Fair Admissions and the Elite University: An examination of the practice of contextualisation in the undergraduate admissions process

Lynn Featherstone


This study examines the response to a new admissions policy at an elite UK university. It looks specifically at the attitudes and practices of individual selectors to the practice of contextualisation in light of recent policy recommendations in this area (DfES 2004). A mixed-methods approach is taken, involving a questionnaire and semi-structured interviews with a small sample of selectors at the case study institution. The findings underline the complexities of the admissions assessment process, and the variation in practice amongst selectors. The data tentatively suggests that differences are not just a matter of personal judgement and value, but are also linked to subject discipline and prior educational experiences. Most selectors are broadly accepting of the concept of contextualisation, but how this is reflected in their practice varies considerably. Whilst some view it as an integral part of the selection process, others believe it to have no bearing on an academic assessment. The study finds that the response to the contextualisation policy is broadly positive, though variation in practice demonstrates how it has become refracted in the process of implementation. The study concludes by suggesting that, in an institution where individuals are making individual judgements about individual applicants, the idea that this approach will lead to fair and consistent outcomes is questionable. Nevertheless, the contextualisation policy has had the result of embedding the discourse of contextualisation within an elite institution.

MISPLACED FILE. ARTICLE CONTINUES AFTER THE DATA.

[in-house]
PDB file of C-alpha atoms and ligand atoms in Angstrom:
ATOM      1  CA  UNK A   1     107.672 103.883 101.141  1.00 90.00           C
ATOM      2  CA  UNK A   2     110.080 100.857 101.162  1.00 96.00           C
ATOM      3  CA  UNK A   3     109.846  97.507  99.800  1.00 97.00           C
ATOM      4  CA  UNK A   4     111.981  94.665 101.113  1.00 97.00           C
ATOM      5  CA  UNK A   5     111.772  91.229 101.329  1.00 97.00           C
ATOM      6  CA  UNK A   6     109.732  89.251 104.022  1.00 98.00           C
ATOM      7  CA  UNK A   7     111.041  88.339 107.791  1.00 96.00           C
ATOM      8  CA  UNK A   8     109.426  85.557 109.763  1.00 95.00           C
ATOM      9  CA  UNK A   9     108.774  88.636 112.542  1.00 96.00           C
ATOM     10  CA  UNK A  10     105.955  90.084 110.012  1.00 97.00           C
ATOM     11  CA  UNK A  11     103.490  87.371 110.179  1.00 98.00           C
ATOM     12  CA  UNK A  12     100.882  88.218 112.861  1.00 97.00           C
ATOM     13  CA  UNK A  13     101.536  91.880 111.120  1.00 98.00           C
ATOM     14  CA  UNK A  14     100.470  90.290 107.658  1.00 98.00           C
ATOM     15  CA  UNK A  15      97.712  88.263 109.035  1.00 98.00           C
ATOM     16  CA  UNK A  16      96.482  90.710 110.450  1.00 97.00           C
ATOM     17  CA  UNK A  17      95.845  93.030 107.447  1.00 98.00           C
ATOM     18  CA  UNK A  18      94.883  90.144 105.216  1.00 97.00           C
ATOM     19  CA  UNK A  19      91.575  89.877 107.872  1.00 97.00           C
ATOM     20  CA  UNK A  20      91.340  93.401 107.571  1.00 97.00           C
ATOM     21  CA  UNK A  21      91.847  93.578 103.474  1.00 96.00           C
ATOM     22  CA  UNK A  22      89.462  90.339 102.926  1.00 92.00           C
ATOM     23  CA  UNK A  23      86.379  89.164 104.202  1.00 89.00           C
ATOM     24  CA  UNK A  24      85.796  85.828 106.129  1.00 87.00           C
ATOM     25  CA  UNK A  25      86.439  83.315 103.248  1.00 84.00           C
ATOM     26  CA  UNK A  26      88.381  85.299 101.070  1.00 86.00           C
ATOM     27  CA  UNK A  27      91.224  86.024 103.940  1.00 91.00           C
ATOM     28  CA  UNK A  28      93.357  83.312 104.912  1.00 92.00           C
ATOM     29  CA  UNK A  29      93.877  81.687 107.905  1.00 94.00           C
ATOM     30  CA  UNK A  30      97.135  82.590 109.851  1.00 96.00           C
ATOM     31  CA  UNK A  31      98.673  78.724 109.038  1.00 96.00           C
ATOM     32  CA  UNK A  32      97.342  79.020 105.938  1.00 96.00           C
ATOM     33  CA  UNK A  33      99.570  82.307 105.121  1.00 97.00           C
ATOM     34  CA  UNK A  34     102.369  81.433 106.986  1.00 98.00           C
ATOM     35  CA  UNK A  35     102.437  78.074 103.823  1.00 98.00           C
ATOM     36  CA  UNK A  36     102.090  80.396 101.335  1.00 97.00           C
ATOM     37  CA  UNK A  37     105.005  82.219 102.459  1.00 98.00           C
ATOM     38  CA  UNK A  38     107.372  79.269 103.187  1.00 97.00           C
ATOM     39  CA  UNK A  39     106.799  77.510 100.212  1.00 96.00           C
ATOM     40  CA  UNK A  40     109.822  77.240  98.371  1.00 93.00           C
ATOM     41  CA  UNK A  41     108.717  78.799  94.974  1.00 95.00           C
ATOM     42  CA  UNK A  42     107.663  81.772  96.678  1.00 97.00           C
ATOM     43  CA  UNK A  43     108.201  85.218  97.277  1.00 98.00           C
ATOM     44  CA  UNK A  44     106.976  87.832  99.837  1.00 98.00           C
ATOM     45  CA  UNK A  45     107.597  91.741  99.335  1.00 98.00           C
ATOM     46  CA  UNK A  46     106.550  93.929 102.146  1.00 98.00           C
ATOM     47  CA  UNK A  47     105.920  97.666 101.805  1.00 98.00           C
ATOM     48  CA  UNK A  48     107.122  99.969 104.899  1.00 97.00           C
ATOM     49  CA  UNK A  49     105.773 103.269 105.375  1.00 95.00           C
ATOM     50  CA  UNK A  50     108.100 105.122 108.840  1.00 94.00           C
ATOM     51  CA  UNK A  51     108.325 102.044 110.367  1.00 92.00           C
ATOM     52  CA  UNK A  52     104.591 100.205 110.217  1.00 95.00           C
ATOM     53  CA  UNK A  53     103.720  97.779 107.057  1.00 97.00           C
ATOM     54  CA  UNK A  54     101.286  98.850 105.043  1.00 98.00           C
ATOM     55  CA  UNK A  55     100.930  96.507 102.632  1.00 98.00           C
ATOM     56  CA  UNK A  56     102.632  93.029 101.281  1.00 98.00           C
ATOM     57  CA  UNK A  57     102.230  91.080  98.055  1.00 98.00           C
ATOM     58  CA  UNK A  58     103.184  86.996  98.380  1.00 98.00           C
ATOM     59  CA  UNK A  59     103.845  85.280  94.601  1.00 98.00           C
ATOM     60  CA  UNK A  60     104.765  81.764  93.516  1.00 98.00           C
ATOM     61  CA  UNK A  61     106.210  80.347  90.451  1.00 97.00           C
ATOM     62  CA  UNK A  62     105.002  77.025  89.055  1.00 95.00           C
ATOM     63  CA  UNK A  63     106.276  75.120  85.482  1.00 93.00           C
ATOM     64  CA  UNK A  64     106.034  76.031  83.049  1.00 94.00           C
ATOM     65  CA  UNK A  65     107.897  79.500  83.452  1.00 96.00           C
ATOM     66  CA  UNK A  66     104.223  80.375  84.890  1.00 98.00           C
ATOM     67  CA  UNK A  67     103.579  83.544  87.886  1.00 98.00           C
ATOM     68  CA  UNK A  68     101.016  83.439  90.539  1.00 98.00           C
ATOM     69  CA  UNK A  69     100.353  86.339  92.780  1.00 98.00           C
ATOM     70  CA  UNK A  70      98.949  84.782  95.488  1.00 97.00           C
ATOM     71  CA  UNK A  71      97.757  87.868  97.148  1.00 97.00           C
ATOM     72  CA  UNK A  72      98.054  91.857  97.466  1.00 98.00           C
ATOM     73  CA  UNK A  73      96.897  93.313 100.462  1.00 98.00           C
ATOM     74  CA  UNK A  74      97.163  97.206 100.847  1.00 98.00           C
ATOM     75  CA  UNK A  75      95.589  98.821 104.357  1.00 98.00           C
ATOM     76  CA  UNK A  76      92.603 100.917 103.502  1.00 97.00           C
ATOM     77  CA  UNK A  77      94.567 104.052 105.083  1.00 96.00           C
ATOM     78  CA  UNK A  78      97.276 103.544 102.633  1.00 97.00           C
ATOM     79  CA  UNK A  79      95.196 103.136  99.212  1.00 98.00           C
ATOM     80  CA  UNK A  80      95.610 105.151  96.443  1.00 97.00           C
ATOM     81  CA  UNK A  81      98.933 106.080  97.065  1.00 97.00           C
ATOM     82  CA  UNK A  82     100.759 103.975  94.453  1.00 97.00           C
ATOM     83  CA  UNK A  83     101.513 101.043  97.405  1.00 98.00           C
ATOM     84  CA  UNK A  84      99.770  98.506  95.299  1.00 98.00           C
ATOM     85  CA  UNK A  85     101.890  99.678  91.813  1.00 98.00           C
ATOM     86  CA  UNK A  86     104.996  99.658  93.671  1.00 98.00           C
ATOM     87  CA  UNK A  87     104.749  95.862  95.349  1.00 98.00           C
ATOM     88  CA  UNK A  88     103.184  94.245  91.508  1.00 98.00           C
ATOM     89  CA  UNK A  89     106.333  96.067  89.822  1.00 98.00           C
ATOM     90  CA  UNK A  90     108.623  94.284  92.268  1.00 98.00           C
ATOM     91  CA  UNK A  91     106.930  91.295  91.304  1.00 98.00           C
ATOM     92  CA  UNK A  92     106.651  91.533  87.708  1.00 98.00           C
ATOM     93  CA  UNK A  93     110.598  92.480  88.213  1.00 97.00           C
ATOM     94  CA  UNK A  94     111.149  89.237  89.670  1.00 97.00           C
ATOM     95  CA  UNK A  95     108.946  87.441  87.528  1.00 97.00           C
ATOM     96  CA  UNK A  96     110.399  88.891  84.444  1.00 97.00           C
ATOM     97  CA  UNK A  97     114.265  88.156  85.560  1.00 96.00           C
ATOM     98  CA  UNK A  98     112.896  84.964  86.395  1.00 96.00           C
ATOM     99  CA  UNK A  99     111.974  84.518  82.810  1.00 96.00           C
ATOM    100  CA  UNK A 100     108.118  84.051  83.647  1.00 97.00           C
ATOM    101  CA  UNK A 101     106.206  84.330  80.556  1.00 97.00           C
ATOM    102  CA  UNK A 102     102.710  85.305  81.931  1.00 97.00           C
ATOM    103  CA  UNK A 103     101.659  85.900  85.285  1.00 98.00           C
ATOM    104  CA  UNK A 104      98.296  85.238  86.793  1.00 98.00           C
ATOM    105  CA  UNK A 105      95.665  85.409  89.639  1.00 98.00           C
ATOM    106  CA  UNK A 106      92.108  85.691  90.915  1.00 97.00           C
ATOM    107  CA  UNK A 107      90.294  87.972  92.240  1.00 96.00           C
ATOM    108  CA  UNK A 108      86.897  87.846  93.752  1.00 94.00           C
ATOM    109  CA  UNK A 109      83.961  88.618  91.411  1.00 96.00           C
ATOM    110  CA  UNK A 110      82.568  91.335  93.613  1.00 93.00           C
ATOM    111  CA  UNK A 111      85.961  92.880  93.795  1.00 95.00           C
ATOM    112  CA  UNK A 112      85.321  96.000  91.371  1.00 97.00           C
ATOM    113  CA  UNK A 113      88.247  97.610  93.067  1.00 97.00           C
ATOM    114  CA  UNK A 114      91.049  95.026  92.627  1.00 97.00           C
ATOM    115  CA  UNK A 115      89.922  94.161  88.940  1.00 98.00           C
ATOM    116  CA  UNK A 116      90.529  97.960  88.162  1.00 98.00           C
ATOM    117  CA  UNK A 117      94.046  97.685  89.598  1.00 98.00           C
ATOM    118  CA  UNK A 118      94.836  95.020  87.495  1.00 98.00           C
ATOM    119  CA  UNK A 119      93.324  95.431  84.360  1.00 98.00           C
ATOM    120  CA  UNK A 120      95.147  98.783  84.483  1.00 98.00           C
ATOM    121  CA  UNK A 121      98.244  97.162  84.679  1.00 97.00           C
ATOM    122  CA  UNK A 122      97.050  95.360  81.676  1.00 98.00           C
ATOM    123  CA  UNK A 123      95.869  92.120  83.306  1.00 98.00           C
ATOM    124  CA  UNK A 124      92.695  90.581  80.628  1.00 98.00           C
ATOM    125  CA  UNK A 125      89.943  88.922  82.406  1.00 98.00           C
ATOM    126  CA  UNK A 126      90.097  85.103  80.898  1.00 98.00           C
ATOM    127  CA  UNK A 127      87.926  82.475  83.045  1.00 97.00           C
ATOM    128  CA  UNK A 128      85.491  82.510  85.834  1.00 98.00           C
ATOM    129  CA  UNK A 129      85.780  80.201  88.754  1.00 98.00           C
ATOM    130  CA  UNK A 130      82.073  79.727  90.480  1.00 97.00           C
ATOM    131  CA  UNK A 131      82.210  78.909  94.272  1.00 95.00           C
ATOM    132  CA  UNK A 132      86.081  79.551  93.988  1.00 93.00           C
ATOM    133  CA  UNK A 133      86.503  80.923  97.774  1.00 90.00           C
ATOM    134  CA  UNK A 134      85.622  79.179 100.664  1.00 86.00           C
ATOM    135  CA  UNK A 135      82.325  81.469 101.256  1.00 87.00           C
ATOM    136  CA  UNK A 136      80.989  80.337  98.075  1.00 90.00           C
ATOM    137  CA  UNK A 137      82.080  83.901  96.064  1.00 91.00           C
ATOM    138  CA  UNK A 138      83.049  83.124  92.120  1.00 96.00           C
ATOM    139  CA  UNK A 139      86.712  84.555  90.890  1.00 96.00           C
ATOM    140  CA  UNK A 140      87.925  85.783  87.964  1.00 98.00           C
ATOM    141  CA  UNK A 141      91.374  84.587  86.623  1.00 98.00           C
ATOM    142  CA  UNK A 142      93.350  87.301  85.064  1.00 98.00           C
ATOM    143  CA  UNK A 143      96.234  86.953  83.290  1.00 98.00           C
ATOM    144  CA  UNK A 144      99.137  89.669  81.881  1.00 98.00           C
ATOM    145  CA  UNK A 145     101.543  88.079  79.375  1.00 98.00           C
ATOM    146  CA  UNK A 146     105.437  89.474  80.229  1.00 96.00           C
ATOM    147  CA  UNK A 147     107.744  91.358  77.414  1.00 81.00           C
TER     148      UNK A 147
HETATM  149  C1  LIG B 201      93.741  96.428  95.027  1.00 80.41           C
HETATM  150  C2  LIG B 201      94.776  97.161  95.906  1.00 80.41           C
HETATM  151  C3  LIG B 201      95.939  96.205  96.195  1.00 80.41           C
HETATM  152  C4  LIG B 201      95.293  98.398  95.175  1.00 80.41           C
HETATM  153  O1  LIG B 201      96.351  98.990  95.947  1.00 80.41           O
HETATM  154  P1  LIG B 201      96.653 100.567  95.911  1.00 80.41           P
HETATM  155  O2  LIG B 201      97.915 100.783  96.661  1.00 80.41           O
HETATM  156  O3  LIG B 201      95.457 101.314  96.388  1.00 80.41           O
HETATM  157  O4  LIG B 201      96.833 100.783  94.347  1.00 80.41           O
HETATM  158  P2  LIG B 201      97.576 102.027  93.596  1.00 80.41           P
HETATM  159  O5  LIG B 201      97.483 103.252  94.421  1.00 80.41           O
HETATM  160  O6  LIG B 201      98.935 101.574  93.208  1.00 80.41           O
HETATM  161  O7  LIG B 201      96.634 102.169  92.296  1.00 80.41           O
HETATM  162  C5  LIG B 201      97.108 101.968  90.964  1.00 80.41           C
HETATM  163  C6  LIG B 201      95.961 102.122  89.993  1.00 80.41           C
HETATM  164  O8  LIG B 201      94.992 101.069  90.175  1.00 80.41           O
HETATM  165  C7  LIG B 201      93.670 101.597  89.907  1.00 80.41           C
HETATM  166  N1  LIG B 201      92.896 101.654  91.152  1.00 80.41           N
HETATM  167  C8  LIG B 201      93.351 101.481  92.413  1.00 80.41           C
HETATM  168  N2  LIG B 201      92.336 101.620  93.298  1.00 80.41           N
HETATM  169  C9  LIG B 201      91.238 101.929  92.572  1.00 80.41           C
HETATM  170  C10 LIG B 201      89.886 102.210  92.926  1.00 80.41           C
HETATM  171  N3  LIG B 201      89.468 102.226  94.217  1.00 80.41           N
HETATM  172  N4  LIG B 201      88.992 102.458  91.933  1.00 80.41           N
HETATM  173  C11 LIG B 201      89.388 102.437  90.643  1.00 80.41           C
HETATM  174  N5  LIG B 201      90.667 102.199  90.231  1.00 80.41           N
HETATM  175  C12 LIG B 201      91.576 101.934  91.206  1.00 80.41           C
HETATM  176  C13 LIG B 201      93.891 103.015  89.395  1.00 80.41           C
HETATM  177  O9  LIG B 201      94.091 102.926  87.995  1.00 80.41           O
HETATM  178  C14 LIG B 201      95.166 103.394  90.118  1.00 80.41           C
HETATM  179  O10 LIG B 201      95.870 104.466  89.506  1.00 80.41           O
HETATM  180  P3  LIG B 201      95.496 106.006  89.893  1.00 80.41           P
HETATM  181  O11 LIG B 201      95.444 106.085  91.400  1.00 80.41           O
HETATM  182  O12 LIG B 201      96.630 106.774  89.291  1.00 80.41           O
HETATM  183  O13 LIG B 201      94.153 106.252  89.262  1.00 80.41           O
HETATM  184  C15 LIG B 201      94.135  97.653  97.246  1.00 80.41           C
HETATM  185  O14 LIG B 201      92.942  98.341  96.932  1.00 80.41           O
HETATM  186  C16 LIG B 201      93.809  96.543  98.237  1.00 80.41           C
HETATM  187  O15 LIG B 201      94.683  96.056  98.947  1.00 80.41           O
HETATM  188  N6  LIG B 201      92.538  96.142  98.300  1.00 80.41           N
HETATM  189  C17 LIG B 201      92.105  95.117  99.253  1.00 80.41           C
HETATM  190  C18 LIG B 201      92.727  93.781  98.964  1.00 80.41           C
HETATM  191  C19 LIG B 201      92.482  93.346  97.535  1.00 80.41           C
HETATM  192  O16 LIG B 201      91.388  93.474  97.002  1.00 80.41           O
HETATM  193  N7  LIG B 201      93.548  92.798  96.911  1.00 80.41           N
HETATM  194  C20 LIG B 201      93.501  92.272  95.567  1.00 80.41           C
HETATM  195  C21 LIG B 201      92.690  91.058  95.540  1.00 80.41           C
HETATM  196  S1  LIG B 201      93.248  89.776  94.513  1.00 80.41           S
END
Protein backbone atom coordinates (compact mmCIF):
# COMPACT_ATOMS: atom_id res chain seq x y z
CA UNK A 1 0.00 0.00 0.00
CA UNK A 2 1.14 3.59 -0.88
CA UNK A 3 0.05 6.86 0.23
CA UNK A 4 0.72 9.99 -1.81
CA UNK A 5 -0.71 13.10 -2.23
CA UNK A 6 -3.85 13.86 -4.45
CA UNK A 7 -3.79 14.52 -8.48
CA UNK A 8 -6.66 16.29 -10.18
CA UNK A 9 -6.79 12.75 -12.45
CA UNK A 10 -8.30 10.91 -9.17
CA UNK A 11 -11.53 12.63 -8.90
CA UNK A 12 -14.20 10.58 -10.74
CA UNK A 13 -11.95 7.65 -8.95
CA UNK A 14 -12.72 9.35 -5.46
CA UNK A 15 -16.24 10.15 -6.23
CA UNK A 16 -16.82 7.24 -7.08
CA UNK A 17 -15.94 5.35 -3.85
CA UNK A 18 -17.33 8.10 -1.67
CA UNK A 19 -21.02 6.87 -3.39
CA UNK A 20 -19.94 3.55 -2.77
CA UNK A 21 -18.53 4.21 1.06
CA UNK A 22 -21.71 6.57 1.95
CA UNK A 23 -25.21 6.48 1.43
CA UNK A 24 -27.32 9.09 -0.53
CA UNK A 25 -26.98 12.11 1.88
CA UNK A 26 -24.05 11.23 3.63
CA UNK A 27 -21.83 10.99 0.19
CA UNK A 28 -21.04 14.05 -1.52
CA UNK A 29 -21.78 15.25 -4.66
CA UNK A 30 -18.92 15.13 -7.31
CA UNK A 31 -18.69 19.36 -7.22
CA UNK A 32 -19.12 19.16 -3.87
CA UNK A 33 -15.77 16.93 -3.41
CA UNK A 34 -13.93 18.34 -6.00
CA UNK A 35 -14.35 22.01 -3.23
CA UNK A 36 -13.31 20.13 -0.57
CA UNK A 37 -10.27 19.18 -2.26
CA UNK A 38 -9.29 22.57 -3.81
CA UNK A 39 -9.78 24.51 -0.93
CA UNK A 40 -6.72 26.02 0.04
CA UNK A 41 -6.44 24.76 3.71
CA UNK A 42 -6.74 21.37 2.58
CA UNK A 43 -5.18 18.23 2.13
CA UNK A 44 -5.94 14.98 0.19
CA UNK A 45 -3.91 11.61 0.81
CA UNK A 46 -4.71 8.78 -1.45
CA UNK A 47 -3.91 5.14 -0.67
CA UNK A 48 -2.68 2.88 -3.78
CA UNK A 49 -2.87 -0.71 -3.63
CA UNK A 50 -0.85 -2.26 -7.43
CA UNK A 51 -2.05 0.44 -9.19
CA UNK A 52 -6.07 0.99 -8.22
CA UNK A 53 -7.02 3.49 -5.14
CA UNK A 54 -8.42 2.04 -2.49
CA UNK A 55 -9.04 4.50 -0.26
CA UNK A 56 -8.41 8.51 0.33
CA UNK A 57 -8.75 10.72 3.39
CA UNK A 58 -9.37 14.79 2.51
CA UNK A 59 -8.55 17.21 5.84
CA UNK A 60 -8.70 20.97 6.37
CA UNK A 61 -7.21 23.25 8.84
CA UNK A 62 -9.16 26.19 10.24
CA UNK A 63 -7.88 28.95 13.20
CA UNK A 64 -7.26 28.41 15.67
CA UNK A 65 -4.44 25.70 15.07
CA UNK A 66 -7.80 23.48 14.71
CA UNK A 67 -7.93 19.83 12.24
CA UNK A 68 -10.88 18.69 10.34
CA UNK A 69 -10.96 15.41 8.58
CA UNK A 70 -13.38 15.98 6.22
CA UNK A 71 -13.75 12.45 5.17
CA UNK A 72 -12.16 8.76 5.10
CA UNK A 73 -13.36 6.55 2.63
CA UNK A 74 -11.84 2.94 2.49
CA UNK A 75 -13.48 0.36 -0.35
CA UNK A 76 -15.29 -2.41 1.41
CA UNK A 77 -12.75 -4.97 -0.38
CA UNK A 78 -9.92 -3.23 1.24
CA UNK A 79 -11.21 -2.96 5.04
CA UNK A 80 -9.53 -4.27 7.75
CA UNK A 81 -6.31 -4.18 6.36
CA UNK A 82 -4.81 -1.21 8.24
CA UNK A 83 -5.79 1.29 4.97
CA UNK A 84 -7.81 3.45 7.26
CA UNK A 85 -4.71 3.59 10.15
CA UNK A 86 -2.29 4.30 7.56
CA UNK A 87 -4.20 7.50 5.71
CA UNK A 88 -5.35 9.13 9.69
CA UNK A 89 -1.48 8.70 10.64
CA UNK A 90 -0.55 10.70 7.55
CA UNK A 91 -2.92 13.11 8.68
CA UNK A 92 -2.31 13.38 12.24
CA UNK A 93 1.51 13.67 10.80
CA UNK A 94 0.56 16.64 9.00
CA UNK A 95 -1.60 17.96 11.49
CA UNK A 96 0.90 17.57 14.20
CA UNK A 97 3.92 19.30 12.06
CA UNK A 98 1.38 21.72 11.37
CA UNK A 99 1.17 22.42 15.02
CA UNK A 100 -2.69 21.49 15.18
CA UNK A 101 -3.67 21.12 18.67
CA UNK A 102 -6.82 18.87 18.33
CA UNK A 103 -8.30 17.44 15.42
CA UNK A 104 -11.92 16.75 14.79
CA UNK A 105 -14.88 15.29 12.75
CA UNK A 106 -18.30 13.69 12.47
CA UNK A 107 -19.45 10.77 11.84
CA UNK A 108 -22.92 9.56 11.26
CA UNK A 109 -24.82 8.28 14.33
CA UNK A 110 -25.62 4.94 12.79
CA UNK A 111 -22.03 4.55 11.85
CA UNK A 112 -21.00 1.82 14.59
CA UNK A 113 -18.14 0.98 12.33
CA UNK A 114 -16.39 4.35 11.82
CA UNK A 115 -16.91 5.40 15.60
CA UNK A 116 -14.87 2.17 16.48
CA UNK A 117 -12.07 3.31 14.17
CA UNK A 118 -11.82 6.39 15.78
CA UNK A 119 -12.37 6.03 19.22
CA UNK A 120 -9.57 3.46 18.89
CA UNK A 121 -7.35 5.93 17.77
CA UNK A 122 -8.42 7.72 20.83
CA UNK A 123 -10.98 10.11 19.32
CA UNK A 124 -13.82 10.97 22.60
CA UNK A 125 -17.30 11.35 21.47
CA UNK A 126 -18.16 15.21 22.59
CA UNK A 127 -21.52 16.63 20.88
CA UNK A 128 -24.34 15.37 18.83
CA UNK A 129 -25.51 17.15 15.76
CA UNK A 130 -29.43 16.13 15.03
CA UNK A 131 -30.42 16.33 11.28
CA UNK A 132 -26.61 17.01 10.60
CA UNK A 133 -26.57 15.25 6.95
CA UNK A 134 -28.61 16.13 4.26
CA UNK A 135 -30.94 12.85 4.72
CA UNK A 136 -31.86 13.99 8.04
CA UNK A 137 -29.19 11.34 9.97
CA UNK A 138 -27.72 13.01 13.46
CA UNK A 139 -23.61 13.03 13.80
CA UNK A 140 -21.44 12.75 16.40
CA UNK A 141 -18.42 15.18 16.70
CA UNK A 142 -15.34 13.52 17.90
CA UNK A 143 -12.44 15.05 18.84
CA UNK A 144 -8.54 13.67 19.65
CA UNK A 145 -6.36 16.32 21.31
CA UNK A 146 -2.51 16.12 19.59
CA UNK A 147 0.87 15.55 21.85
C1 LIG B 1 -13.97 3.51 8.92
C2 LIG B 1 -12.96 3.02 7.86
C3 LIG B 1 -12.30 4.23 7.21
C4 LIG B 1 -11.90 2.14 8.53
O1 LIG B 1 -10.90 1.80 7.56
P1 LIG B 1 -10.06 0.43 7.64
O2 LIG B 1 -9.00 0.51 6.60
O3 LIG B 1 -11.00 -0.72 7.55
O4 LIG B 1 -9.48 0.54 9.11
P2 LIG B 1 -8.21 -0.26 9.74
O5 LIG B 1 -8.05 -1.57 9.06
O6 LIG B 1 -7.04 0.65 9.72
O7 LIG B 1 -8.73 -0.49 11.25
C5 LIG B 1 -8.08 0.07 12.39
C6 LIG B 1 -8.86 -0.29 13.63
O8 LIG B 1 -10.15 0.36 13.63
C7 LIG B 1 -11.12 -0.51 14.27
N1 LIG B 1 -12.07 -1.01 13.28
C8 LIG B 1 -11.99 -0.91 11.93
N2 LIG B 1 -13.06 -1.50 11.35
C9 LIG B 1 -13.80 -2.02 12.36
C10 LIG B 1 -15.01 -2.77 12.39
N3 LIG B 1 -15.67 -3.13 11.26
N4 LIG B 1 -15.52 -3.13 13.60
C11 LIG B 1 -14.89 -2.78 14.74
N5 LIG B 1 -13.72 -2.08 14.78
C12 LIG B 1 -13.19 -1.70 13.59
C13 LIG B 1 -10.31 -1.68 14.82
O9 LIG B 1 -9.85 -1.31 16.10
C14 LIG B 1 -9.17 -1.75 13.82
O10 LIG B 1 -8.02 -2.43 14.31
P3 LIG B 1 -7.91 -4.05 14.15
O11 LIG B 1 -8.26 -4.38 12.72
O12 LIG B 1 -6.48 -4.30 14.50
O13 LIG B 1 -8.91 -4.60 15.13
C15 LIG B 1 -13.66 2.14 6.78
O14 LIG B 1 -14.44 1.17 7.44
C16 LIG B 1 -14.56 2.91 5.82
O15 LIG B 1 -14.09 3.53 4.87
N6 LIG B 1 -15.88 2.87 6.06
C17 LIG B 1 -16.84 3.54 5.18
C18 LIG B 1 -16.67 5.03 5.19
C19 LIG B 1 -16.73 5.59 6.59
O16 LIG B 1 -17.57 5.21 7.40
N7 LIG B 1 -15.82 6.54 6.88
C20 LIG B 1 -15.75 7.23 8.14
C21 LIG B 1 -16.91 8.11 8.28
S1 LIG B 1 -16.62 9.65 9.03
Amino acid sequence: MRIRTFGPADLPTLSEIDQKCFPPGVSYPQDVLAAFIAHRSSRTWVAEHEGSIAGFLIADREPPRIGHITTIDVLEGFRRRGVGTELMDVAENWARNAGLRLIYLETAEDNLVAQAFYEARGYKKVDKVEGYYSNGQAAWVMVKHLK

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Editor-in-Chief: Prof Norbert Pachler
UCL Institute of Education, University College London
ISSN 1746-9082

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